• Borrelia can also encapsulate and go into dormancy within minutes. They seem to do this when their environment is polluted by antibiotics, for example. Until the environment improves for them, they can remain dormant for at least ten months without carrying on basic life functions such as metabolism or dividing. As long as they are metabolically inactive, antibiotics have no effect of them. The patient believes he has been finally cured, but then the symptoms rebound anew.
  • Borrelia can attach to host cell walls (mainly scar-tissue cells and even defense cells) and induce the cell to release its own digestive enzymes, which eat a hole in the cell wall. The spirochete then enters the cell, kills the nucleus, and wears the cell wall as a disguising cloak or mask. This is another way in which these terrorists of the microscopic world evade recognition by the immune cells.

Included in his telling of herbal lore and histories are intriguing ethno-medical stories. For example, did you know that at one point in the 19th century, doctors injected syphilitic patients with malaria? It seemed to help. About a third of the patients would get healed. Another third weren't affected at all, and the other third entered a long remission. Years later, in the 1930s, the medical establishment discovered why it helped: the malaria caused spiking fevers of 107 degrees, which killed the Borrelia bacteria. Hyperthermia has long been used by many different cultures to kill bacteria of all kinds.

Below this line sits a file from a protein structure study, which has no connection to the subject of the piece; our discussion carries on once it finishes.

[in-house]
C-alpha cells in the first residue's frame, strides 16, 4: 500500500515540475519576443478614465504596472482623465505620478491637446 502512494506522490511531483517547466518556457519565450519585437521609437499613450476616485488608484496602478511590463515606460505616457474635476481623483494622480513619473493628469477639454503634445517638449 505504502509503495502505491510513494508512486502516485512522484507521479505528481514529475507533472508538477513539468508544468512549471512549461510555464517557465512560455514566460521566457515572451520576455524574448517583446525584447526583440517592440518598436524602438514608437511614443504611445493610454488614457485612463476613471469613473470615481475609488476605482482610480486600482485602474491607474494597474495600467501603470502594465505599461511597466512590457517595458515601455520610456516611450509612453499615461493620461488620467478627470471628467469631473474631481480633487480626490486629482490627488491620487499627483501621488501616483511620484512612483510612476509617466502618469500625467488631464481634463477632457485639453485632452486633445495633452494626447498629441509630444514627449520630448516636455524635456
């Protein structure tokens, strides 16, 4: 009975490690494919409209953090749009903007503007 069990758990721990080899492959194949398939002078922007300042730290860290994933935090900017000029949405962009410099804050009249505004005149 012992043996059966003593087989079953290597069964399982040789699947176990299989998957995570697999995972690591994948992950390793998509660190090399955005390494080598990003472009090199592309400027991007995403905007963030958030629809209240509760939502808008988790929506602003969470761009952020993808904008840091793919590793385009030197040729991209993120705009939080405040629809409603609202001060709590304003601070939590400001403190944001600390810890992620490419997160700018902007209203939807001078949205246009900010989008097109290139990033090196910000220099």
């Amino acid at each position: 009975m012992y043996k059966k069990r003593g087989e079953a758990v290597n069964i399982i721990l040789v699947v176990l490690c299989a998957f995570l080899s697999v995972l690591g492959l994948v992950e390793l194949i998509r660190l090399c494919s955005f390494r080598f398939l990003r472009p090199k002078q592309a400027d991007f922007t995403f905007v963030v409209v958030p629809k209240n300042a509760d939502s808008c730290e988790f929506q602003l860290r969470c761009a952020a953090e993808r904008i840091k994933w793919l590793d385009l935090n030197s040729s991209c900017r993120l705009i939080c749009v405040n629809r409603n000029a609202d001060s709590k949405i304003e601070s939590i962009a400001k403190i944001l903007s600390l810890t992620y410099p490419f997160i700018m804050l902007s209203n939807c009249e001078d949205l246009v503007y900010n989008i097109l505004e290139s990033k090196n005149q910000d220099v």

Dr Storl raises and explores important questions, such as whether Lyme is a new illness, or an old disease that was diagnosed as other conditions. Aside from an examination of teasel and how it works in healing Lyme, dosages, preparation methods, and more, there are many practical tips included here, such as measures to take to protect against tick bites (essential oils such as cedar milk, clove oil, tea tree oil, peppermint oil and others may be effective when rubbed onto exposed skin areas), and an explanation of the way antibiotics such as doxycycline work.

Comments

Matthew Wood tells how teasel works

I feel great! It could be the sunshiny weather, or the fact that I am not Lymie anymore, having survived a recent herx. But I think what really lifted my spirits was talking with herbalist Matthew Wood, about the effectiveness of the herb teasel on Lyme and co-infections. I got a major energy boost from listening to him describe the way teasel works. After our conversation I immediately went to Amazon and ordered his book, The Book of Herbal Wisdom: Using Plants as Medicines which has a comprehensive chapter all about this strong herbal medicine. I can't wait to learn more about it.